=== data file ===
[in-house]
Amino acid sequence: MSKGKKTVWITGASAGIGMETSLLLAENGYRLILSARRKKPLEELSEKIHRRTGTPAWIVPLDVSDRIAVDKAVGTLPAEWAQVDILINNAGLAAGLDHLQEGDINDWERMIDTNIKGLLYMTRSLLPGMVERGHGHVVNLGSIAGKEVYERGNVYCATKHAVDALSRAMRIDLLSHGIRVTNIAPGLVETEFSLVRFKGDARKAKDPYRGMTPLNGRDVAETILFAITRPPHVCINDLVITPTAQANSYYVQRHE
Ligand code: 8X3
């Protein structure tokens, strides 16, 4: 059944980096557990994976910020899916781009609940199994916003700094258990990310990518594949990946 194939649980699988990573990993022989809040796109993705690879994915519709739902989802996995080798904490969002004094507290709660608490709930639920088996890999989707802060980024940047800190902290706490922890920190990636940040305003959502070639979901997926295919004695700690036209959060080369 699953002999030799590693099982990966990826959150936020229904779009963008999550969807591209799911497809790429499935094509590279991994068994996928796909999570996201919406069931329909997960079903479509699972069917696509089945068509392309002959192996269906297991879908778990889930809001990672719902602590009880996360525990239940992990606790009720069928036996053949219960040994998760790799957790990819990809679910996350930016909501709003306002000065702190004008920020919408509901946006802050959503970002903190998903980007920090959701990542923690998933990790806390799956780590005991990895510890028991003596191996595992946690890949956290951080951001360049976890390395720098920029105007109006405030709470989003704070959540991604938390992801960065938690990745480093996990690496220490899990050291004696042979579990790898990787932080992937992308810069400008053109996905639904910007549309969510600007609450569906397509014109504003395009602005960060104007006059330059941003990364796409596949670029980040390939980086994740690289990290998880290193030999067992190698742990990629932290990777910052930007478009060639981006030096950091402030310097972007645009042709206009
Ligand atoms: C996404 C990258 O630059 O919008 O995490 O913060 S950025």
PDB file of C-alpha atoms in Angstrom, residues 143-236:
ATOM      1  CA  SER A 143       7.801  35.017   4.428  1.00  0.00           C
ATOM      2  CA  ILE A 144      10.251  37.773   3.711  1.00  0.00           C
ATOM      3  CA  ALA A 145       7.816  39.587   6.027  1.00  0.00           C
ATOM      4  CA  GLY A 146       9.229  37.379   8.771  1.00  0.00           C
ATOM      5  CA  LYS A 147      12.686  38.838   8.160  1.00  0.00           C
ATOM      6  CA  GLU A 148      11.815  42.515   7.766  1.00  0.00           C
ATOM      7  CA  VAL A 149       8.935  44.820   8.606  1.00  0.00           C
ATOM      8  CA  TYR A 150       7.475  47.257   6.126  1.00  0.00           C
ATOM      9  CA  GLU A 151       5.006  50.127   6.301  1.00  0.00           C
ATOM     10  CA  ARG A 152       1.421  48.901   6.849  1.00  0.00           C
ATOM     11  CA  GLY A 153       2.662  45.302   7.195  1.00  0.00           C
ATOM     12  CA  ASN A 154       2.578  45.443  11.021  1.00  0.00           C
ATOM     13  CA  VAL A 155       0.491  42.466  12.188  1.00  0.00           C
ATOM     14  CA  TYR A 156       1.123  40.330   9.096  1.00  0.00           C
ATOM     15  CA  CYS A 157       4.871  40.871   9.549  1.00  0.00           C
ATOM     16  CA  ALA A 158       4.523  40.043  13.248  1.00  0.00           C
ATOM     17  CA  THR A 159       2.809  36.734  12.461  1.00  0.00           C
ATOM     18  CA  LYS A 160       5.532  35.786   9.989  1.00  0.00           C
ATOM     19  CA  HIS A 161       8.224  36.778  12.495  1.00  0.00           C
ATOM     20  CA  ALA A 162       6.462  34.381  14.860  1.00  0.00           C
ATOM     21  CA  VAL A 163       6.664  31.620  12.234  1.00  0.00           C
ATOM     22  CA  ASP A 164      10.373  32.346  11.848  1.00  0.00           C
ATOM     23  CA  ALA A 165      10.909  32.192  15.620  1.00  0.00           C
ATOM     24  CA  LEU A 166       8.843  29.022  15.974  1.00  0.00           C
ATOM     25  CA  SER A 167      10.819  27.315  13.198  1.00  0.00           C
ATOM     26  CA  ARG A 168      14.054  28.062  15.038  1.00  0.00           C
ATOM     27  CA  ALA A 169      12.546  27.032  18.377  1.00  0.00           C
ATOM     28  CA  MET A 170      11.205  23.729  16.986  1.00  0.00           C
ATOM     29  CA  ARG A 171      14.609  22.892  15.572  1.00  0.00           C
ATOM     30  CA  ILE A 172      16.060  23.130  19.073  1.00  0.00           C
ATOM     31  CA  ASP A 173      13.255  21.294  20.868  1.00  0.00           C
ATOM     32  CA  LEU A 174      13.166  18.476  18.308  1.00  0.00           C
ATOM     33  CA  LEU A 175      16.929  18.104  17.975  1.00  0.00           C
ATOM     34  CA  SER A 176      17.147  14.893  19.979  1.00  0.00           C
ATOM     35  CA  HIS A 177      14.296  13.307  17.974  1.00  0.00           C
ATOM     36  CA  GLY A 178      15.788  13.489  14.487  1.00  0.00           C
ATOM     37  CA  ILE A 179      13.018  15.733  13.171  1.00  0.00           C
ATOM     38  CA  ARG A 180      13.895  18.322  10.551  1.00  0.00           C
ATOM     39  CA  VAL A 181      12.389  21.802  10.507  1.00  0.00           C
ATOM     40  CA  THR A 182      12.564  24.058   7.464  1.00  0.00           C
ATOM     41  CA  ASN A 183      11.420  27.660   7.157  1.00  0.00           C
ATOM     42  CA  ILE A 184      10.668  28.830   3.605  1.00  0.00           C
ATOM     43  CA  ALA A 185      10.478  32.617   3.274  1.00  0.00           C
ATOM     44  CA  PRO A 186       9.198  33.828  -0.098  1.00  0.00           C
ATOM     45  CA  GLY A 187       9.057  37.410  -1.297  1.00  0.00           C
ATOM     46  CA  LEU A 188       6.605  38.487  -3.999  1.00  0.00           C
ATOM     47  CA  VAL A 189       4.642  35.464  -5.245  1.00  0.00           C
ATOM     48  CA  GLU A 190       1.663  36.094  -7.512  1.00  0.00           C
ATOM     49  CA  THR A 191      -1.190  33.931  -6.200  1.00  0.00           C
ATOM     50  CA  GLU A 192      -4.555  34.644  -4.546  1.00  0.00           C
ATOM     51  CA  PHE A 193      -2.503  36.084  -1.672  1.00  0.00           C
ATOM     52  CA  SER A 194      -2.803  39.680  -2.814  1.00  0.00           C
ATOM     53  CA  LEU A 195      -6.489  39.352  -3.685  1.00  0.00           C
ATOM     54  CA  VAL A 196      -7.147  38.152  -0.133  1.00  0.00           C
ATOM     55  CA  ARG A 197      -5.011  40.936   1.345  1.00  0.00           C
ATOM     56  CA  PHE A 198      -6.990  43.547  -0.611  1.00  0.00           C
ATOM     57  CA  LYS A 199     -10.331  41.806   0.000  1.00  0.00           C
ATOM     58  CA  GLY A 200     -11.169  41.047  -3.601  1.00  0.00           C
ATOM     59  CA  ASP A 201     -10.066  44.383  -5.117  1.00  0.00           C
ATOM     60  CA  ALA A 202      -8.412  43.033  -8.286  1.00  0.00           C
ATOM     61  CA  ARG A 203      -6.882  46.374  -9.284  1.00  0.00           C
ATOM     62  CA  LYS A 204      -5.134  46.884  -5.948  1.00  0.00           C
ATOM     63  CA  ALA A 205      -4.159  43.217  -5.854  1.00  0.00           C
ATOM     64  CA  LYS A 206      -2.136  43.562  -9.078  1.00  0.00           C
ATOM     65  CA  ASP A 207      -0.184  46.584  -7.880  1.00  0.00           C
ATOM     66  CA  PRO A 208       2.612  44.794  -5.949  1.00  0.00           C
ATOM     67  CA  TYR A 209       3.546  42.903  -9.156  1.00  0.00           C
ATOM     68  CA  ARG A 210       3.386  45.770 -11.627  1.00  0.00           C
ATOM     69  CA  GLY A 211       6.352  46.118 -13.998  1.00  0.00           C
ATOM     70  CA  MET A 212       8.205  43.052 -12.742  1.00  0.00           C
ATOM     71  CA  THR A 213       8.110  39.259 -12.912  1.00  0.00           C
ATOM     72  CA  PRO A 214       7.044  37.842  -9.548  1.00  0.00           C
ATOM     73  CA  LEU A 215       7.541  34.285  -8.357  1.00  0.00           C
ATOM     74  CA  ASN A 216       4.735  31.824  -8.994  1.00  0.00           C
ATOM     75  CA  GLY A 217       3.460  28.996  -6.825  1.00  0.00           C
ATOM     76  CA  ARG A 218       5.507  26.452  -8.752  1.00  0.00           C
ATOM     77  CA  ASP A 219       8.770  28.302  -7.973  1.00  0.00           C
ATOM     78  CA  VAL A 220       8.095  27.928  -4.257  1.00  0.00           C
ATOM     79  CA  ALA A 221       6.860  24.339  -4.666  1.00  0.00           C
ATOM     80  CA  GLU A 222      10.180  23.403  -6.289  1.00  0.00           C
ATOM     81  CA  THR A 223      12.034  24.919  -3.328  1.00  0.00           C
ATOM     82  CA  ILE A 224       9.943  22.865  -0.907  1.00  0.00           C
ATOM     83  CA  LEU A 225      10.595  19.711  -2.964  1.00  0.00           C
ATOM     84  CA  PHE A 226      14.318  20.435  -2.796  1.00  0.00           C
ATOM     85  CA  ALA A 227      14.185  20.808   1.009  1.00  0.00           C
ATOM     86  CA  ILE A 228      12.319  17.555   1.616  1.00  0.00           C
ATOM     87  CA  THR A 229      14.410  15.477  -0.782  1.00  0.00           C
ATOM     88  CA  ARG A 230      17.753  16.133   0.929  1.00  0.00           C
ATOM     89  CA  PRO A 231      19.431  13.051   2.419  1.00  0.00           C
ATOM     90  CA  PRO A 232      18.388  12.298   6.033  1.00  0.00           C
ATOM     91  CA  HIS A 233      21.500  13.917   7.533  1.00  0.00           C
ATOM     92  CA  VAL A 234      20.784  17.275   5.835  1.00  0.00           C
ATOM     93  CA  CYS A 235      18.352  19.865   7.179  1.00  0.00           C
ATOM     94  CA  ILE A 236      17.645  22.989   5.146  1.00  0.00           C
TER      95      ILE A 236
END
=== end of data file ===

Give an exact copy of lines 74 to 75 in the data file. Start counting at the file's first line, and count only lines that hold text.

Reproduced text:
ATOM     68  CA  ARG A 210       3.386  45.770 -11.627  1.00  0.00           C
ATOM     69  CA  GLY A 211       6.352  46.118 -13.998  1.00  0.00           C